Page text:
Chairs DeFazio, Larsen Request DOT IG Investigation into FAA Certifying Boeing 737 MAX

Mar 20, 2019 Issues: Transportation & Infrastructure

Washington, D.C. – Today, Chair of the House Committee on Transportation and Infrastructure Peter DeFazio (D-OR), and Chair of the Subcommittee on Aviation Rick Larsen (D-WA) sent a letter to the Inspector General of the U.S. Department of Transportation, Calvin L. Scovel III, requesting an investigation into the Federal Aviation Administration’s approach to certifying the Boeing 737 MAX.

“The Transportation and Infrastructure Committee is committed to making the world’s safest transportation system even safer. We understand that fully investigating the probable cause or causes of these accidents will take some time. The National Transportation Safety Board (NTSB) is the U.S. Accredited Representative assisting with the investigation and we have full faith in its thorough process and expert personnel to conduct a rigorous review. However, while the NTSB will examine these two accidents, we request that your office assess the FAA’s approach to certifying the Boeing 737 MAX. Regardless of the specific factors that led to these accidents, we believe such an examination can help enhance the effectiveness of the FAA certification process overall and identify improvements to oversight and safety of all new aircraft,” the Members wrote.

A full copy of the letter can be found below.

March 19, 2019

The Honorable Calvin L. Scovel III

Inspector General

U.S. Department of Transportation

1200 New Jersey Avenue S.E.

West Building, W70-300

Washington, DC 20590

 

Dear Inspector General Scovel:

               Every day, more than 2.6 million passengers take off and land safely in the United States—a total of nearly 965 million passengers in 2017.[1] However, two recent accidents involving the Boeing 737 MAX aircraft in Indonesia and Ethiopia, resulting in a total of 346 fatalities in five months, have raised legitimate safety concerns among the flying public, aircraft experts, regulators, and legislators.[2] While the investigations into the accidents are not complete, early indications suggest the two accidents are linked, underscoring the need to take a more proactive approach with safety to protect the traveling public.

            The Transportation and Infrastructure Committee is committed to making the world’s safest transportation system even safer. We understand that fully investigating the probable cause or causes of these accidents will take some time. The National Transportation Safety Board (NTSB) is the U.S. Accredited Representative assisting with the investigation and we have full faith in its thorough process and expert personnel to conduct a rigorous review.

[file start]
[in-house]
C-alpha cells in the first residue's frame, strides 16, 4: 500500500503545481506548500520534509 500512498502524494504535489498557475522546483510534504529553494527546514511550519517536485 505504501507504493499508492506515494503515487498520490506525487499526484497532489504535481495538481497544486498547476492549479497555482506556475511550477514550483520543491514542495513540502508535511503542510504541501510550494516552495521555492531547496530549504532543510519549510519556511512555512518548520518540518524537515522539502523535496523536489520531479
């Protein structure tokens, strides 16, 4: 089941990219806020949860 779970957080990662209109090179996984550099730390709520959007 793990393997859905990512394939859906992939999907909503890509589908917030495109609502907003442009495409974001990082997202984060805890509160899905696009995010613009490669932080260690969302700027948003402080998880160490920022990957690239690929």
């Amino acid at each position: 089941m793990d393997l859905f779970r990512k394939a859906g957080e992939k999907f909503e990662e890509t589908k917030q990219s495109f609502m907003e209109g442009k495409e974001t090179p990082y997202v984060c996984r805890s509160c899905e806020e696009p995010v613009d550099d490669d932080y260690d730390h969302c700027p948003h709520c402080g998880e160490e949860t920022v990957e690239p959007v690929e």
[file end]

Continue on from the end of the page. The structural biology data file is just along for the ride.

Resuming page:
However, while the NTSB will examine these two accidents, we request that your office assess the Federal Aviation Administration’s (FAA’s) approach to certifying the Boeing 737 MAX. Regardless of the specific factors that led to these accidents, we believe such an examination can help enhance the effectiveness of the FAA certification process overall and identify improvements to oversight and safety of all new aircraft. Therefore, your review should, at a minimum, focus on the following areas:

  • Aircraft Certification. Evaluate how each of the new features on the Boeing 737 MAX, including positioning of engines on the aircraft and the corresponding changes to automation, angle-of-attack sensors, and new software, in particular the Maneuvering Characteristics Augmentation System (MCAS), were tested, certified, and integrated into the aircraft.
  • Pilot Training Programs and Manuals. Examine the decision-making factors, including safety assumptions and human factor considerations that led to the FAA decision not to revise pilot training programs and manuals to reflect changes to flight critical automation systems.
  • Communication. Assess how new features of the aircraft, and potential performance differences in this aircraft, were communicated to airline customers, pilots and foreign civil aviation authorities.
  • Organization Designation Authorization (ODA). Evaluate if FAA’s reliance on designated ODA certification authority contributed to any of the factors you discover in your examination of the issues outlined above.
  • Corrective Actions. Examine and provide status reports on how corrective actions have been and are being implemented since the initial accident in October 2018, and whether pilots are being adequately trained before the 737 MAX is returned to revenue passenger service throughout the international aviation community.

            We appreciate your attention to this matter. If you have any questions regarding this request, please contact Douglas Pasternak on the Majority staff at (202) 226-1871.

Sincerely,

Peter A. DeFazio                                                       Rick Larsen

Chairman                                                                  Chair

Committee on Transportation                                    Subcommittee on Aviation and Infrastructure                                                                 

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